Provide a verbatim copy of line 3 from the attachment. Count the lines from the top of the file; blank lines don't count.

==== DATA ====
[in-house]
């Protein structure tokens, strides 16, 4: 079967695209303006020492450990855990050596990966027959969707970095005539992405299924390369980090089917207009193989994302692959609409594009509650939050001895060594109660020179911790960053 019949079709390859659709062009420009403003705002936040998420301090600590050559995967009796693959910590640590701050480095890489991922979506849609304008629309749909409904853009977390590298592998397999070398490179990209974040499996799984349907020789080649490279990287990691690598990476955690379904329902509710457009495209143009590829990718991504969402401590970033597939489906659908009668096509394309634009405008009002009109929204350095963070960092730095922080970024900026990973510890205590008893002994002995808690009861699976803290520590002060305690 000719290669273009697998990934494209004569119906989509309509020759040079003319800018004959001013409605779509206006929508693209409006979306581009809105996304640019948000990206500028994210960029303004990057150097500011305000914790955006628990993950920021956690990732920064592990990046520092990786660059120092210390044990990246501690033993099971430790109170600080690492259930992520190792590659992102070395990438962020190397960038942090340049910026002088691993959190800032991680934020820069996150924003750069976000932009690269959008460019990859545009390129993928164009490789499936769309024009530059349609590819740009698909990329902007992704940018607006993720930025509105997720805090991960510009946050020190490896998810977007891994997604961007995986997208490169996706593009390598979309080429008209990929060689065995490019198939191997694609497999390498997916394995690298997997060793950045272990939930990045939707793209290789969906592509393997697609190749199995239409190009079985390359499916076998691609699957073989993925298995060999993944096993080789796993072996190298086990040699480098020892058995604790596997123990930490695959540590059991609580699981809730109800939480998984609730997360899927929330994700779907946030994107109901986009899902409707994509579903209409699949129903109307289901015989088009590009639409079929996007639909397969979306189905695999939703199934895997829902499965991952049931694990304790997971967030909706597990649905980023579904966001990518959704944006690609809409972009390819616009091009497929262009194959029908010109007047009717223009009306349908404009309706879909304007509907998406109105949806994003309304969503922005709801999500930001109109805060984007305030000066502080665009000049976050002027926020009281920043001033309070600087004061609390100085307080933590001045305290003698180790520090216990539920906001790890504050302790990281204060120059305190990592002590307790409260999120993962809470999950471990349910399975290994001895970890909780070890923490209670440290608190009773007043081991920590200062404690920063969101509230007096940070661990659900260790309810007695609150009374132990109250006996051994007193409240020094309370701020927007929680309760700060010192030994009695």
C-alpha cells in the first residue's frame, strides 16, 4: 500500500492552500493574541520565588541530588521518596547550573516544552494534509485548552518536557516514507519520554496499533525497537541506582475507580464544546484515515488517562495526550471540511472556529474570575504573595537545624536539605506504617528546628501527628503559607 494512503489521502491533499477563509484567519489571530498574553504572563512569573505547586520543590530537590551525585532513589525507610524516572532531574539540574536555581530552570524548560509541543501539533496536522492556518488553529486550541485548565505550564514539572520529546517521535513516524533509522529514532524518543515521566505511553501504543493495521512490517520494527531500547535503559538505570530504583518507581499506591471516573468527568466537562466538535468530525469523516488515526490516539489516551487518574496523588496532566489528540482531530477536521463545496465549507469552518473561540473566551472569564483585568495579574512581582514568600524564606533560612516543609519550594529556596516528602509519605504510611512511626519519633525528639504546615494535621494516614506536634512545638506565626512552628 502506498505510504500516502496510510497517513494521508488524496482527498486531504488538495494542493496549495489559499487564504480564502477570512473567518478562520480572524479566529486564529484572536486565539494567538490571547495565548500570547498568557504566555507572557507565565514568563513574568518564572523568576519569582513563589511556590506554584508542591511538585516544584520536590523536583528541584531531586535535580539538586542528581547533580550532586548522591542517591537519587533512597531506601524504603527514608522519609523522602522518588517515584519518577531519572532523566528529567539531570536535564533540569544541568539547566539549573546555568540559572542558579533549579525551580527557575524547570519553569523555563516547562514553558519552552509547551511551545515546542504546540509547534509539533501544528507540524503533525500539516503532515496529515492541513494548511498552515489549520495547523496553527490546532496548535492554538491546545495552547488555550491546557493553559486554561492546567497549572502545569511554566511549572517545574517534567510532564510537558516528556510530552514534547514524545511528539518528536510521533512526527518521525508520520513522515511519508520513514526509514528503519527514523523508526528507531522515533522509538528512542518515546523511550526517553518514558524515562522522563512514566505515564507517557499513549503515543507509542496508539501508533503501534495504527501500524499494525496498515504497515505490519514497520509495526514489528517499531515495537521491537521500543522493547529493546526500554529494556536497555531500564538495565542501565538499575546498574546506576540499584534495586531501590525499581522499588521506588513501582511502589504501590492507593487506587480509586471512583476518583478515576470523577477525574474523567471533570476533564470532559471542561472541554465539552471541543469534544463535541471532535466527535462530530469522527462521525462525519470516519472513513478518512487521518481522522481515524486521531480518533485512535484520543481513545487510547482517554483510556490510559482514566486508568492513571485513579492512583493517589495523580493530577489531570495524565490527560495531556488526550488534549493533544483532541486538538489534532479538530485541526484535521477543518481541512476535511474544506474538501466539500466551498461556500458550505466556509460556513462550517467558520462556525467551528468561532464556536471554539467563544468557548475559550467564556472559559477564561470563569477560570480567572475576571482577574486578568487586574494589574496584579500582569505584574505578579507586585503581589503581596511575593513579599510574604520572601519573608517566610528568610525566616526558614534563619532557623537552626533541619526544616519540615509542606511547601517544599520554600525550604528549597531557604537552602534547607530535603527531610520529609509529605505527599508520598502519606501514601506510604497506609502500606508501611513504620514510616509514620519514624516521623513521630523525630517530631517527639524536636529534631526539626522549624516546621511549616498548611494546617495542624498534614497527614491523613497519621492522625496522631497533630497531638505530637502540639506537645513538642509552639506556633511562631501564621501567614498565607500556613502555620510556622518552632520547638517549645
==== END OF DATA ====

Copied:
C-alpha cells in the first residue's frame, strides 16, 4: 500500500492552500493574541520565588541530588521518596547550573516544552494534509485548552518536557516514507519520554496499533525497537541506582475507580464544546484515515488517562495526550471540511472556529474570575504573595537545624536539605506504617528546628501527628503559607 494512503489521502491533499477563509484567519489571530498574553504572563512569573505547586520543590530537590551525585532513589525507610524516572532531574539540574536555581530552570524548560509541543501539533496536522492556518488553529486550541485548565505550564514539572520529546517521535513516524533509522529514532524518543515521566505511553501504543493495521512490517520494527531500547535503559538505570530504583518507581499506591471516573468527568466537562466538535468530525469523516488515526490516539489516551487518574496523588496532566489528540482531530477536521463545496465549507469552518473561540473566551472569564483585568495579574512581582514568600524564606533560612516543609519550594529556596516528602509519605504510611512511626519519633525528639504546615494535621494516614506536634512545638506565626512552628 502506498505510504500516502496510510497517513494521508488524496482527498486531504488538495494542493496549495489559499487564504480564502477570512473567518478562520480572524479566529486564529484572536486565539494567538490571547495565548500570547498568557504566555507572557507565565514568563513574568518564572523568576519569582513563589511556590506554584508542591511538585516544584520536590523536583528541584531531586535535580539538586542528581547533580550532586548522591542517591537519587533512597531506601524504603527514608522519609523522602522518588517515584519518577531519572532523566528529567539531570536535564533540569544541568539547566539549573546555568540559572542558579533549579525551580527557575524547570519553569523555563516547562514553558519552552509547551511551545515546542504546540509547534509539533501544528507540524503533525500539516503532515496529515492541513494548511498552515489549520495547523496553527490546532496548535492554538491546545495552547488555550491546557493553559486554561492546567497549572502545569511554566511549572517545574517534567510532564510537558516528556510530552514534547514524545511528539518528536510521533512526527518521525508520520513522515511519508520513514526509514528503519527514523523508526528507531522515533522509538528512542518515546523511550526517553518514558524515562522522563512514566505515564507517557499513549503515543507509542496508539501508533503501534495504527501500524499494525496498515504497515505490519514497520509495526514489528517499531515495537521491537521500543522493547529493546526500554529494556536497555531500564538495565542501565538499575546498574546506576540499584534495586531501590525499581522499588521506588513501582511502589504501590492507593487506587480509586471512583476518583478515576470523577477525574474523567471533570476533564470532559471542561472541554465539552471541543469534544463535541471532535466527535462530530469522527462521525462525519470516519472513513478518512487521518481522522481515524486521531480518533485512535484520543481513545487510547482517554483510556490510559482514566486508568492513571485513579492512583493517589495523580493530577489531570495524565490527560495531556488526550488534549493533544483532541486538538489534532479538530485541526484535521477543518481541512476535511474544506474538501466539500466551498461556500458550505466556509460556513462550517467558520462556525467551528468561532464556536471554539467563544468557548475559550467564556472559559477564561470563569477560570480567572475576571482577574486578568487586574494589574496584579500582569505584574505578579507586585503581589503581596511575593513579599510574604520572601519573608517566610528568610525566616526558614534563619532557623537552626533541619526544616519540615509542606511547601517544599520554600525550604528549597531557604537552602534547607530535603527531610520529609509529605505527599508520598502519606501514601506510604497506609502500606508501611513504620514510616509514620519514624516521623513521630523525630517530631517527639524536636529534631526539626522549624516546621511549616498548611494546617495542624498534614497527614491523613497519621492522625496522631497533630497531638505530637502540639506537645513538642509552639506556633511562631501564621501567614498565607500556613502555620510556622518552632520547638517549645